Tag Archive | Lesbian Relationships

Lesbians and Emotional Cheating: A “Dear Lesbian” Question

I recently received a “Dear Lesbian” request via my Contact Form to write on the topic of emotional cheating and Lesbian couples. This link to an article entitled “Emotional Cheating And Lesbian Couples: Why It’s An Issue” was included as an overview of the topic.

This is an excellent question, and I appreciate that the reader took the time to ask me to write about it.

First, let’s define “emotional cheating”. Although there are many ways to define it and the definition is certainly open to interpretation (as it is certainly subjective to the people involved), I would define “emotional cheating” as when a friendship between one member of a couple and an outside person crosses an invisible but tangible boundary and veers sharply into the area of inappropriateness.

Some examples of one member of a couple veering into inappropriateness with an outside person include, but are not limited to:

  • Flirting (Note: I don’t mean simply being friendly/fun and having a good time…I mean actually flirting in a way that is romantic/sexual, as if you are single and available);
  • Fantasizing about kissing/contact/sex or fantasizing a relationship with the outside person;
  • Being secretive by not telling your partner about your contact with the outside person (for instance: meeting for lunch secretly; sending private text messages without your partner’s knowledge; etc.);
  • Telling the outside person intimate details of your relationship with your partner that you know damn well your partner would be embarrassed/upset about (for instance: complaining about your sex life, or lack thereof, with the subtext of “I’m  on a bit of fishing expedition here to see if you will bite”);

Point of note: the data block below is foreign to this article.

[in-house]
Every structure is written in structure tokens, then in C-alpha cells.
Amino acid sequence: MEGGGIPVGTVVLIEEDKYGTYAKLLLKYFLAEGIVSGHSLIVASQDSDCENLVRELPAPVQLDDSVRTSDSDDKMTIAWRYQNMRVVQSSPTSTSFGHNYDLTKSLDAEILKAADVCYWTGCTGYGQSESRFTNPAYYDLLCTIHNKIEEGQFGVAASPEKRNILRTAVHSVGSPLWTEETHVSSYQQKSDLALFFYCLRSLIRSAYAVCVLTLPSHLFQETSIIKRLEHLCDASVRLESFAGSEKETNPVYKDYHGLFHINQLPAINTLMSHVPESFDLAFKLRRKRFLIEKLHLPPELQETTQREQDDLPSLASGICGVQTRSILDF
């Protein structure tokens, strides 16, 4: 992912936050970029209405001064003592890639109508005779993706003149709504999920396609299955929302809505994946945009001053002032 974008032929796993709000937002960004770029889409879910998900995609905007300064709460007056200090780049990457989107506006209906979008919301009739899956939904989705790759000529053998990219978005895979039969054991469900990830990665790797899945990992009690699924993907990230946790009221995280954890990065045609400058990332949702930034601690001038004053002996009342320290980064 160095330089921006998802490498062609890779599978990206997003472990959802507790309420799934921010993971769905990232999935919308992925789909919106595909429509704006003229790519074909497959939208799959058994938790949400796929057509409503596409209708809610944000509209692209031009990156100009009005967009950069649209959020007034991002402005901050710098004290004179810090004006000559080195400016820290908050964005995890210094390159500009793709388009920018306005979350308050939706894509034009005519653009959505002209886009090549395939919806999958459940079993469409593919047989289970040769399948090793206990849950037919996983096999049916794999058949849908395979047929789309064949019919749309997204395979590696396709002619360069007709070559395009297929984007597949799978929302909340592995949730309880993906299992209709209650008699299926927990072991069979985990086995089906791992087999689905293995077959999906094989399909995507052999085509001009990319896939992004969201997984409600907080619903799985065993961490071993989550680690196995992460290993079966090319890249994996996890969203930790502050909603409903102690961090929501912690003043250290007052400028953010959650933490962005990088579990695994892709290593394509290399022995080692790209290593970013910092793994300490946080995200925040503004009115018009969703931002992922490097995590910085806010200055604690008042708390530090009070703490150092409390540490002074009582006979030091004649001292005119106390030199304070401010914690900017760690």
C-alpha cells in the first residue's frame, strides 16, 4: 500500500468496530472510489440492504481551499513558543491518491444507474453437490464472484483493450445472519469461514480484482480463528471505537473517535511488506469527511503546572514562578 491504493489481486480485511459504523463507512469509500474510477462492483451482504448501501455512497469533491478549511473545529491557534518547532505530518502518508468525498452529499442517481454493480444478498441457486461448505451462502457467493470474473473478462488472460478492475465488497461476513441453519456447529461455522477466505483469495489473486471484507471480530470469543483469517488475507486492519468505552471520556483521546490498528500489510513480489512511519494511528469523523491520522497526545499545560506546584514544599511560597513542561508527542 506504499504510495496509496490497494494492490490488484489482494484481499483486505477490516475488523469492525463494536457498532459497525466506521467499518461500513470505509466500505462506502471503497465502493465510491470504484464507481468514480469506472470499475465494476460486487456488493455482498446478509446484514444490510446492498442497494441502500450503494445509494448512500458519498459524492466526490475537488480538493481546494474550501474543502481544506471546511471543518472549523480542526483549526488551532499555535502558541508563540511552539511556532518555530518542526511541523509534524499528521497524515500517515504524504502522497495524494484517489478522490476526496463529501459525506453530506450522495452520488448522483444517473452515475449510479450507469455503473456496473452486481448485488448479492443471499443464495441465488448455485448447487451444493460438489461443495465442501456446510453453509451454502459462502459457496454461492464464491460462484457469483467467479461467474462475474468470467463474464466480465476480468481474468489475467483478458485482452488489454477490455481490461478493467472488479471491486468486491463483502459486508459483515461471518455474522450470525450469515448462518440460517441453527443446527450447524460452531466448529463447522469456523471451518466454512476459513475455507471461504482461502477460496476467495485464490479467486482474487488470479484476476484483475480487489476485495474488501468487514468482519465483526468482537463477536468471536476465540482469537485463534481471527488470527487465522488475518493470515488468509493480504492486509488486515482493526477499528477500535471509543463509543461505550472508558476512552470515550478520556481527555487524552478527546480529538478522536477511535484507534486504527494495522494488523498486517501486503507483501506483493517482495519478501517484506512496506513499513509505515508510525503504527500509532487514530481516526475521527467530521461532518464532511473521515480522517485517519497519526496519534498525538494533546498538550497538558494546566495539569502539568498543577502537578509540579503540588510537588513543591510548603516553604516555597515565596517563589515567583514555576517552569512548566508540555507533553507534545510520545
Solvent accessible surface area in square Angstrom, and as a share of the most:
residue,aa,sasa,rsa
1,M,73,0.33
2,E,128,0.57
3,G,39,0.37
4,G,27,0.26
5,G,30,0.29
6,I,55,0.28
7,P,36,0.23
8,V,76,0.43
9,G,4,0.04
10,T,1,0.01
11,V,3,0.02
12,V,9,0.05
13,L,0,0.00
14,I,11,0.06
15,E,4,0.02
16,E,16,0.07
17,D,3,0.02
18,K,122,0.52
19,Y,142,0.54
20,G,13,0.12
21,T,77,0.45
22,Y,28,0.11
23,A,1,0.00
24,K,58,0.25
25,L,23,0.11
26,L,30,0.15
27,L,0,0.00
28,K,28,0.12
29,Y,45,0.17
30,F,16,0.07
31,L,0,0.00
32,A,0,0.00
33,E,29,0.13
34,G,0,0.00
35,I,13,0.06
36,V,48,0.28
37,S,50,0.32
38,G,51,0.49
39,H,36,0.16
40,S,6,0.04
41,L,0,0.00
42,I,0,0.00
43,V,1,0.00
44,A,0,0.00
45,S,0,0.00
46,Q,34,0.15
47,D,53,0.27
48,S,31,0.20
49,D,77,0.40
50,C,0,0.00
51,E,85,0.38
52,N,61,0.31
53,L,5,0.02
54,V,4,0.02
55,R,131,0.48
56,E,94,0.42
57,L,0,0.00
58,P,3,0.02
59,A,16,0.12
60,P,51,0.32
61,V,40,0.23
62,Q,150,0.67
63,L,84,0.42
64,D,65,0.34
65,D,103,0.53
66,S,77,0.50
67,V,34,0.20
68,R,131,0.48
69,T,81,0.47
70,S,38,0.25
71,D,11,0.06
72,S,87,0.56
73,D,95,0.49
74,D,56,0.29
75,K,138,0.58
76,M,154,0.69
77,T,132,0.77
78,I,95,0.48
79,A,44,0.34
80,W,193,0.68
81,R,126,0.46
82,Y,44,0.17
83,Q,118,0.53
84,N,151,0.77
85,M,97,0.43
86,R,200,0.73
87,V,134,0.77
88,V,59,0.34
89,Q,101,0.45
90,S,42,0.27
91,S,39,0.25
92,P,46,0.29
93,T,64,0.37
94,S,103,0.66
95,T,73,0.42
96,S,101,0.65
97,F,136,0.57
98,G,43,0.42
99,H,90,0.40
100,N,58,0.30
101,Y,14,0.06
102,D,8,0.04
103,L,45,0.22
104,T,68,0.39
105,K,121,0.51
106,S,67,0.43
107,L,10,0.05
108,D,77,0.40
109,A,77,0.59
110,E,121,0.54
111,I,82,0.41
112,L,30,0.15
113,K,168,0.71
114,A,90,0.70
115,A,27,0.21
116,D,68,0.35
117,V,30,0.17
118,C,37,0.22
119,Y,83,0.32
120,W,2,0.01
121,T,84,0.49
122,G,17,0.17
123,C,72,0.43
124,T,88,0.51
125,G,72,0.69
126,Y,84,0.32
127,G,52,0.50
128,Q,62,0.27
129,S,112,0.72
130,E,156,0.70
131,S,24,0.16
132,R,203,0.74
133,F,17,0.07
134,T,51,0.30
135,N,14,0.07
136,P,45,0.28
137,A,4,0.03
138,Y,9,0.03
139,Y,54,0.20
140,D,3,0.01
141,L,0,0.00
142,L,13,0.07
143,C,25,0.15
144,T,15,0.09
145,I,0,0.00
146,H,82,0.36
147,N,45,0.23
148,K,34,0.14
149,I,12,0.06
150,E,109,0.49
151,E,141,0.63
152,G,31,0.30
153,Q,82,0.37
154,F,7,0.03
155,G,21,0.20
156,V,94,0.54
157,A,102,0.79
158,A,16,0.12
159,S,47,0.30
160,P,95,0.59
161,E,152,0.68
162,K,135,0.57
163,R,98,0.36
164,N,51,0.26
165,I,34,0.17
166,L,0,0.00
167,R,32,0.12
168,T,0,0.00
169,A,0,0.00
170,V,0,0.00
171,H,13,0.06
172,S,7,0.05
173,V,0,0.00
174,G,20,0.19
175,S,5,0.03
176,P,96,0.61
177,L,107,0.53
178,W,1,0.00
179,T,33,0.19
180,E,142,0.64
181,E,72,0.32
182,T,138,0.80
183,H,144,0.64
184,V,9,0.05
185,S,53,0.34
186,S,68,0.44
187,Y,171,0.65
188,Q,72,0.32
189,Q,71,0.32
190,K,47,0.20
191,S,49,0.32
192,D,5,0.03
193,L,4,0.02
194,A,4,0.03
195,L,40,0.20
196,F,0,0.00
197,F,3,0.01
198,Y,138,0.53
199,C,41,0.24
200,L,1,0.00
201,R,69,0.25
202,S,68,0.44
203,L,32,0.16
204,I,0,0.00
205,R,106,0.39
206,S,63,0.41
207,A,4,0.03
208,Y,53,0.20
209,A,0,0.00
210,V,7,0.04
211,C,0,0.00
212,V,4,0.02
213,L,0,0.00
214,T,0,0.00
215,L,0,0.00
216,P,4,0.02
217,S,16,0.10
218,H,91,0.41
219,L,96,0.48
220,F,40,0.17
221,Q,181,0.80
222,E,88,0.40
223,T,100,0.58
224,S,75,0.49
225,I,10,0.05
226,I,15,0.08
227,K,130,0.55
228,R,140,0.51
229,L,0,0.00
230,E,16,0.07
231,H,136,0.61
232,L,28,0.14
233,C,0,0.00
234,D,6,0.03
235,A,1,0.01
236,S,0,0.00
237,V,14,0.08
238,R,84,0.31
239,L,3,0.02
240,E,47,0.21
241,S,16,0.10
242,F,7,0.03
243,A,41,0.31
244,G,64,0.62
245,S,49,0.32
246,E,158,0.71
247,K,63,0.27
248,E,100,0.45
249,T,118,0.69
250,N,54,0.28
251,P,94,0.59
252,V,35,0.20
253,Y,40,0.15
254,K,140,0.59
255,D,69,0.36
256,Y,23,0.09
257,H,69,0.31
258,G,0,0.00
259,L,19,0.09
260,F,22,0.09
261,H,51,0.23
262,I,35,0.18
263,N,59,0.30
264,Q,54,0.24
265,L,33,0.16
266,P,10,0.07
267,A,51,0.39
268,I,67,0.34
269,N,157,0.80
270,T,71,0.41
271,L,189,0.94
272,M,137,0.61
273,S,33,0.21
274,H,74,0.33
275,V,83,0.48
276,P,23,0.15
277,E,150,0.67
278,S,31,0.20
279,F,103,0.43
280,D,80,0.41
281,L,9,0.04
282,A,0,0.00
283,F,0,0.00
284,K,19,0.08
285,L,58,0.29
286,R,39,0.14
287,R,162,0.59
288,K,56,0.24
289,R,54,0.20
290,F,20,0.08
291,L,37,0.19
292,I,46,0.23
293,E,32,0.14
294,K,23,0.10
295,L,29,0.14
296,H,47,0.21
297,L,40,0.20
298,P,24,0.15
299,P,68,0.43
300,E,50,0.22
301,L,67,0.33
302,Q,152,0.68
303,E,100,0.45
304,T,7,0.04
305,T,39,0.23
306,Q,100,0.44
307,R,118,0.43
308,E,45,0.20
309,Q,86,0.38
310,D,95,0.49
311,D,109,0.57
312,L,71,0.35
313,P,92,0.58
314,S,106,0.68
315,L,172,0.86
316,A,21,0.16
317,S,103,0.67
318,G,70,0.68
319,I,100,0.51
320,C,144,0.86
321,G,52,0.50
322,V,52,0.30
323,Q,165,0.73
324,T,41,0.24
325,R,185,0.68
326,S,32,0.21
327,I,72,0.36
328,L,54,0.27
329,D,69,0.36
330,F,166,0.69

• Telling the outside person significant things that you should be telling your partner (for instance: telling the outside person that you are unhappy in your relationship; or telling the outside person something significant that you haven’t told your partner like you lost your job 3 weeks ago; etc.).

Please note that I am not saying that you shouldn’t have an outside friend who you can confide in.

What I am saying is: When your behavior/thoughts veer into untrustworthiness, nefariousness, secrecy, affair-fantasies, flirtatiousness, and/or evasiveness, you have crossed the line into unsafe territory. (Get it?) 

I think we all know the difference between being close to and confiding in a trusted platonic friend versus the slippery slope of emotional infidelity.

The article which was sent to me as an overview of the topic states that emotional cheating “happens all too often in lesbian relationships“.